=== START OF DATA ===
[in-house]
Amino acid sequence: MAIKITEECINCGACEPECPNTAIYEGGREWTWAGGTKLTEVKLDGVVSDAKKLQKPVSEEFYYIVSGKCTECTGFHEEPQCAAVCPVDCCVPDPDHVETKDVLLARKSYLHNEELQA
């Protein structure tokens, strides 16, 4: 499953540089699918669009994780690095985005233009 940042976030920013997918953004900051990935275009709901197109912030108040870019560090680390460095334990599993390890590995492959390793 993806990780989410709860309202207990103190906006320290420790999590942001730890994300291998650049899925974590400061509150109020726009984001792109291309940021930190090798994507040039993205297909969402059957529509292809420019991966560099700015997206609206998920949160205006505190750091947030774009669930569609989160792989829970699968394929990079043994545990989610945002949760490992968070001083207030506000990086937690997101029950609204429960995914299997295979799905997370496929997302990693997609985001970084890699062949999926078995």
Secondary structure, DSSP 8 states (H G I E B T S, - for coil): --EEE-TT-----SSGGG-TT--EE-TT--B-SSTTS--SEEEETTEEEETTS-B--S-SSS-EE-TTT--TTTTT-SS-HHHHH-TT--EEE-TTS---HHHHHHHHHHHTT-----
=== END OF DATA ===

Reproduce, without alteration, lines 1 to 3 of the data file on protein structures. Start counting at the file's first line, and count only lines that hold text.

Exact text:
[in-house]
Amino acid sequence: MAIKITEECINCGACEPECPNTAIYEGGREWTWAGGTKLTEVKLDGVVSDAKKLQKPVSEEFYYIVSGKCTECTGFHEEPQCAAVCPVDCCVPDPDHVETKDVLLARKSYLHNEELQA
């Protein structure tokens, strides 16, 4: 499953540089699918669009994780690095985005233009 940042976030920013997918953004900051990935275009709901197109912030108040870019560090680390460095334990599993390890590995492959390793 993806990780989410709860309202207990103190906006320290420790999590942001730890994300291998650049899925974590400061509150109020726009984001792109291309940021930190090798994507040039993205297909969402059957529509292809420019991966560099700015997206609206998920949160205006505190750091947030774009669930569609989160792989829970699968394929990079043994545990989610945002949760490992968070001083207030506000990086937690997101029950609204429960995914299997295979799905997370496929997302990693997609985001970084890699062949999926078995």